Clean Wisconsin applauds the passage of the Infrastructure and Jobs Act by Congress and the key environmental provisions it contains. The Act invests $7.5 billion to build a nationwide network of electric vehicle charging stations along with funding for thousands of new electric school buses and transit buses for communities across the country. It also includes $15 billion to replace harmful lead water pipes and another $10 billion to help communities clean up dangerous PFAS chemicals.

“These are lasting investments in infrastructure that will help people across Wisconsin. Every family in our state deserves safe drinking water, access to clean, affordable transportation and protection from the worsening impacts of climate change,” says Clean Wisconsin President and CEO Mark Redsten.

The Act provides $47 billion dollars to help the nation prepare for wildfires, hurricanes, droughts, and severe storms brought by the growing climate crisis. But while the legislation represents an important first step, Congress must now urgently turn its attention to the Build Back Better Act, the largest effort to fight climate change in American history.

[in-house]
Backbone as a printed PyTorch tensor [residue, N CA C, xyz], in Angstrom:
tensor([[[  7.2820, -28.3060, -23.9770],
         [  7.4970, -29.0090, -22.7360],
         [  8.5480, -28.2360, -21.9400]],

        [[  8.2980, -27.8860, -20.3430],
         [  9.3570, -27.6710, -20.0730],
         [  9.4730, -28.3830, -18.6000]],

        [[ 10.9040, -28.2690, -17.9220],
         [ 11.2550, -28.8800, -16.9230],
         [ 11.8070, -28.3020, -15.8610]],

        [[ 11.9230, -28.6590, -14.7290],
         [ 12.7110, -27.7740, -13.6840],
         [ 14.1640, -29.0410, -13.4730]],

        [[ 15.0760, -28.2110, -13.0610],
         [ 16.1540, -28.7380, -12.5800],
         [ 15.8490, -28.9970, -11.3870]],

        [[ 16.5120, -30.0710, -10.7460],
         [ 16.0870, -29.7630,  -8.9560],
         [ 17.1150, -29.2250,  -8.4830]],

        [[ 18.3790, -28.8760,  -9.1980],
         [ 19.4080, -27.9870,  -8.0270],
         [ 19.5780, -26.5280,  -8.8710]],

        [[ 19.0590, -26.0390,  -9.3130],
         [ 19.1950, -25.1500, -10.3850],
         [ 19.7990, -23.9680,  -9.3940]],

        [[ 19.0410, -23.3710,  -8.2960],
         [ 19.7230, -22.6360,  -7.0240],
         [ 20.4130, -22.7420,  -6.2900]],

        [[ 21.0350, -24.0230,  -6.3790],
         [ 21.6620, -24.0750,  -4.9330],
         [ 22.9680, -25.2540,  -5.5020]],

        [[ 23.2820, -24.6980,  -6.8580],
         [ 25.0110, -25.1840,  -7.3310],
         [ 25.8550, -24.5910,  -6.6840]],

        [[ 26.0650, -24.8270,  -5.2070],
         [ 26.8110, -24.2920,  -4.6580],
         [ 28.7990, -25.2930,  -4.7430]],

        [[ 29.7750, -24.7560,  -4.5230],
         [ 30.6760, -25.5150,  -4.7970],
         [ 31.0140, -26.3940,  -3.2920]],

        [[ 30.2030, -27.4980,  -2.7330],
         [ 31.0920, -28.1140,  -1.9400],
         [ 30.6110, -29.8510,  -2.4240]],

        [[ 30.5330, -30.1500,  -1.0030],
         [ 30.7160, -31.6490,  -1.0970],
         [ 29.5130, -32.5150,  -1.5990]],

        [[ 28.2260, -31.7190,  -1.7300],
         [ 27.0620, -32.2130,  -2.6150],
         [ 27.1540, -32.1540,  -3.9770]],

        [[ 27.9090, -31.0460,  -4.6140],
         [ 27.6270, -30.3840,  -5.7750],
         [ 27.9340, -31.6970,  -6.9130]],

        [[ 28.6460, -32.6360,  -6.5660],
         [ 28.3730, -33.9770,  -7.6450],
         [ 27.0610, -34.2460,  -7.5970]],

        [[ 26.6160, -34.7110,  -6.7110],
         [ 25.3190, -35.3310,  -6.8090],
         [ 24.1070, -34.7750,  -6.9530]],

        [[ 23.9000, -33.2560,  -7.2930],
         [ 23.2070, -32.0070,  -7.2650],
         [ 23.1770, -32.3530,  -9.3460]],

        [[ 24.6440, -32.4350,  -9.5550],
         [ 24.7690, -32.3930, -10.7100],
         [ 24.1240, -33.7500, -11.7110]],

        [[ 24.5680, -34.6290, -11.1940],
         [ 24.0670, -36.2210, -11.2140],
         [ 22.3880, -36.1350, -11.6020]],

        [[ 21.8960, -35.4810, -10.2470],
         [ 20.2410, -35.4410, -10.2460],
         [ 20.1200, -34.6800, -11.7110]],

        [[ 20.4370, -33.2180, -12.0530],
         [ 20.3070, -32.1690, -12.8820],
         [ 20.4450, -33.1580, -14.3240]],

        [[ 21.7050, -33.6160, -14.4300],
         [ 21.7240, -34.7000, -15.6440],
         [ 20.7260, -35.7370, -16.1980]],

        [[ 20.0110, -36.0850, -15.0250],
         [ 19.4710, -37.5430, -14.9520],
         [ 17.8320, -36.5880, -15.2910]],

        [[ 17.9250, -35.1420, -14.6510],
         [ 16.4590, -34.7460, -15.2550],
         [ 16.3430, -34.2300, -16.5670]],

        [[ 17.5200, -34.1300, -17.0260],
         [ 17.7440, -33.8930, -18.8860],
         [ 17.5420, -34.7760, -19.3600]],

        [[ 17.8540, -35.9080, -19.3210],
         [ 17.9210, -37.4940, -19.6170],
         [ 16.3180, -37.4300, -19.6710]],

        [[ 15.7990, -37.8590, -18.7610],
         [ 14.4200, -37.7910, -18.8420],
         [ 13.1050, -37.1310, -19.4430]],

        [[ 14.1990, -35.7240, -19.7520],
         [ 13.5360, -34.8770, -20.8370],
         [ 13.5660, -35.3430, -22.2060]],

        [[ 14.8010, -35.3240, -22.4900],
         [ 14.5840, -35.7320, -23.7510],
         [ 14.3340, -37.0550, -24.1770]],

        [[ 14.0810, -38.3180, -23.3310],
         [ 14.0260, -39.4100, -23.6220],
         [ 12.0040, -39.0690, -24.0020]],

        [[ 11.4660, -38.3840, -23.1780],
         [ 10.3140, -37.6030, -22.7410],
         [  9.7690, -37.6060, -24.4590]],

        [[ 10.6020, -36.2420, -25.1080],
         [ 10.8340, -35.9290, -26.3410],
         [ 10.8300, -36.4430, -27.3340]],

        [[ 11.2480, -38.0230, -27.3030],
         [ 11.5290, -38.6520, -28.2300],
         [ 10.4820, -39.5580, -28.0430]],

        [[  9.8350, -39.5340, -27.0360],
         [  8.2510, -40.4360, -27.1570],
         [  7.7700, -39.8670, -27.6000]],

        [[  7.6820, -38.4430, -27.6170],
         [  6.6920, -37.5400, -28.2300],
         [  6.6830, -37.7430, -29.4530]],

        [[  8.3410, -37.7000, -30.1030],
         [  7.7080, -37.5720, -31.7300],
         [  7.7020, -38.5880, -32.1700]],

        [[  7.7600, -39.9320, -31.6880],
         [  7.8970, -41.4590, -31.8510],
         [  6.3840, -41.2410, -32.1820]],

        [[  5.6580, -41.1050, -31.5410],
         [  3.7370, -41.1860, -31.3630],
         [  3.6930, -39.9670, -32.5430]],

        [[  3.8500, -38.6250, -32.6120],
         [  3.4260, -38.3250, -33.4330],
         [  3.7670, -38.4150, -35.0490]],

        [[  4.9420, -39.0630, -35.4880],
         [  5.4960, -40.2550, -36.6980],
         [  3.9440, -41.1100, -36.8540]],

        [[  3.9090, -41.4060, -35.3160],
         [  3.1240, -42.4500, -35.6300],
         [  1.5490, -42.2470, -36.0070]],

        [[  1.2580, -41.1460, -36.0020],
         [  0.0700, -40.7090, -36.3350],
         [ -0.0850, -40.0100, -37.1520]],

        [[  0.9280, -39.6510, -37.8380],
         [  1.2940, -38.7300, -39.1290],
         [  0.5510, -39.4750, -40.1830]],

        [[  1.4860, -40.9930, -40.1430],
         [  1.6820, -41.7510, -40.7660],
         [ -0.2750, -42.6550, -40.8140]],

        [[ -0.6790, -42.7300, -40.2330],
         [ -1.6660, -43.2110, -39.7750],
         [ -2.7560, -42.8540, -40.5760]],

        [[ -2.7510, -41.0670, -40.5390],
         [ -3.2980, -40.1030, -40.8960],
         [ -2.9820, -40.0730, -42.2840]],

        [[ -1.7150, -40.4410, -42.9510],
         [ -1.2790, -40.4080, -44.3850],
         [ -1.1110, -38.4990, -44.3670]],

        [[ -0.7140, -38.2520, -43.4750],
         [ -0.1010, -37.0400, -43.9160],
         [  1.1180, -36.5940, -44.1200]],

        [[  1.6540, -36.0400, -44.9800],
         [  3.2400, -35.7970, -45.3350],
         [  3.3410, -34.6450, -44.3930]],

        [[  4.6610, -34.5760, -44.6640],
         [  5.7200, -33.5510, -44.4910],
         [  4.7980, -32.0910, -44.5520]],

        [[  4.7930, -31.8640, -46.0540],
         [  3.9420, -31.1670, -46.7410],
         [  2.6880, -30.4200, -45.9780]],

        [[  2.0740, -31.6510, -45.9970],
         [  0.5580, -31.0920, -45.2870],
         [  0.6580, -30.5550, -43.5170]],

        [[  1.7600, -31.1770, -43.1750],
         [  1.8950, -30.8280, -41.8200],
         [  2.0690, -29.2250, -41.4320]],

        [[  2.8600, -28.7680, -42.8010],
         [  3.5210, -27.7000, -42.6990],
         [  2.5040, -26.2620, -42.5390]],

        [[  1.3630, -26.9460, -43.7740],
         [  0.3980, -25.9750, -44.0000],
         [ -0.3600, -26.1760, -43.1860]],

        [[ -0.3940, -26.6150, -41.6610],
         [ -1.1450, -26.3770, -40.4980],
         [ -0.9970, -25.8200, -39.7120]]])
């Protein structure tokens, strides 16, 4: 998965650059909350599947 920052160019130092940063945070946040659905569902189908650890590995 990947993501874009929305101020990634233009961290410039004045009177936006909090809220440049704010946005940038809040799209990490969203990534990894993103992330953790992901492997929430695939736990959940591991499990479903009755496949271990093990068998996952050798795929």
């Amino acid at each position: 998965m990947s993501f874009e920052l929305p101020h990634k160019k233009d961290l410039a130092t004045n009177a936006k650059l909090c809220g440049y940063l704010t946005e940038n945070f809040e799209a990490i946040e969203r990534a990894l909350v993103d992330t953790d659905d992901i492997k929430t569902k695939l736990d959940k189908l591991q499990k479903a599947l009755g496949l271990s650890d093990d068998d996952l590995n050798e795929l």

“Americans need immediate, bold action to match the scale of the crisis coming our way. The Build Back Better Act will pave the way for a clean energy economy, creating stable, well-paying jobs for millions of Americans and positioning the United States to meet its climate goals,” Redsten says. “It makes critical investments in frontline communities, recognizing that resilience starts at the ground level. Congress must now act swiftly to pass the Act and begin the important work of securing a healthy and livable climate for future generations.”

The Build Back Better Act includes $320 billion in clean energy tax credits, $110 billion to support clean energy technology and manufacturing, and $27 billion for sustainable farming practices and cover crops. House leaders scrapped plans for a vote on Build Back Better last week, but it could be brought back up again before Thanksgiving.